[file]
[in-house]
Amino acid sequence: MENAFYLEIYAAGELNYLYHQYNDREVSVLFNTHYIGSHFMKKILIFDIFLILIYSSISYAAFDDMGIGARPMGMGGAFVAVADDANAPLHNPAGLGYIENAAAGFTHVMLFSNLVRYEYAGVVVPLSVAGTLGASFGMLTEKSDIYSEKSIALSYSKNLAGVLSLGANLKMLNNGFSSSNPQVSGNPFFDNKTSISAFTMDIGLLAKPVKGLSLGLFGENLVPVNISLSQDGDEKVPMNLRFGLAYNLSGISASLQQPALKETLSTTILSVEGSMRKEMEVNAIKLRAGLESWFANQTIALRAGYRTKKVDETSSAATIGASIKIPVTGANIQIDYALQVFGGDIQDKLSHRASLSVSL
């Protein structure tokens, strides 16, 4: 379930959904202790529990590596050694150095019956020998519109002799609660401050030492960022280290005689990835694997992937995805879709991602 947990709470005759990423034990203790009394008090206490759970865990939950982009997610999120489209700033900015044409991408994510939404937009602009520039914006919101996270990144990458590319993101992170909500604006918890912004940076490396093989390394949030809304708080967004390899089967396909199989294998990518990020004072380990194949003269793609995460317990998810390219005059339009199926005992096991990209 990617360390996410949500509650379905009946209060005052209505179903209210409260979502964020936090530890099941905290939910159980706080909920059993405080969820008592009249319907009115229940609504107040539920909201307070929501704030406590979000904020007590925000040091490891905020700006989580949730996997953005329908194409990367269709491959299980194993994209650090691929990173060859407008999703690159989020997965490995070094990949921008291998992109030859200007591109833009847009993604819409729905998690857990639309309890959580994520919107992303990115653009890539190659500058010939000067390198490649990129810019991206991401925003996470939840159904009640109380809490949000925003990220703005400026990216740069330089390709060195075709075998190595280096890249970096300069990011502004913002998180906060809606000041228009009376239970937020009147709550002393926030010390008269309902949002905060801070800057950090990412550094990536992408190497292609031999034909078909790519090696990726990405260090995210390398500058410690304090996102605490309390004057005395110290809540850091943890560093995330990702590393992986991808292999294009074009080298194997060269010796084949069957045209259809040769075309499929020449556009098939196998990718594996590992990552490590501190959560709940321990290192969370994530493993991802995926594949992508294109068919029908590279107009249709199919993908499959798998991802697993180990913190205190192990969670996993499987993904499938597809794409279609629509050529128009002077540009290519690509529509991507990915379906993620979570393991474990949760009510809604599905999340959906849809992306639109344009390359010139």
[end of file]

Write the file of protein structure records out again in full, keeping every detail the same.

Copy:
[in-house]
Amino acid sequence: MENAFYLEIYAAGELNYLYHQYNDREVSVLFNTHYIGSHFMKKILIFDIFLILIYSSISYAAFDDMGIGARPMGMGGAFVAVADDANAPLHNPAGLGYIENAAAGFTHVMLFSNLVRYEYAGVVVPLSVAGTLGASFGMLTEKSDIYSEKSIALSYSKNLAGVLSLGANLKMLNNGFSSSNPQVSGNPFFDNKTSISAFTMDIGLLAKPVKGLSLGLFGENLVPVNISLSQDGDEKVPMNLRFGLAYNLSGISASLQQPALKETLSTTILSVEGSMRKEMEVNAIKLRAGLESWFANQTIALRAGYRTKKVDETSSAATIGASIKIPVTGANIQIDYALQVFGGDIQDKLSHRASLSVSL
């Protein structure tokens, strides 16, 4: 379930959904202790529990590596050694150095019956020998519109002799609660401050030492960022280290005689990835694997992937995805879709991602 947990709470005759990423034990203790009394008090206490759970865990939950982009997610999120489209700033900015044409991408994510939404937009602009520039914006919101996270990144990458590319993101992170909500604006918890912004940076490396093989390394949030809304708080967004390899089967396909199989294998990518990020004072380990194949003269793609995460317990998810390219005059339009199926005992096991990209 990617360390996410949500509650379905009946209060005052209505179903209210409260979502964020936090530890099941905290939910159980706080909920059993405080969820008592009249319907009115229940609504107040539920909201307070929501704030406590979000904020007590925000040091490891905020700006989580949730996997953005329908194409990367269709491959299980194993994209650090691929990173060859407008999703690159989020997965490995070094990949921008291998992109030859200007591109833009847009993604819409729905998690857990639309309890959580994520919107992303990115653009890539190659500058010939000067390198490649990129810019991206991401925003996470939840159904009640109380809490949000925003990220703005400026990216740069330089390709060195075709075998190595280096890249970096300069990011502004913002998180906060809606000041228009009376239970937020009147709550002393926030010390008269309902949002905060801070800057950090990412550094990536992408190497292609031999034909078909790519090696990726990405260090995210390398500058410690304090996102605490309390004057005395110290809540850091943890560093995330990702590393992986991808292999294009074009080298194997060269010796084949069957045209259809040769075309499929020449556009098939196998990718594996590992990552490590501190959560709940321990290192969370994530493993991802995926594949992508294109068919029908590279107009249709199919993908499959798998991802697993180990913190205190192990969670996993499987993904499938597809794409279609629509050529128009002077540009290519690509529509991507990915379906993620979570393991474990949760009510809604599905999340959906849809992306639109344009390359010139």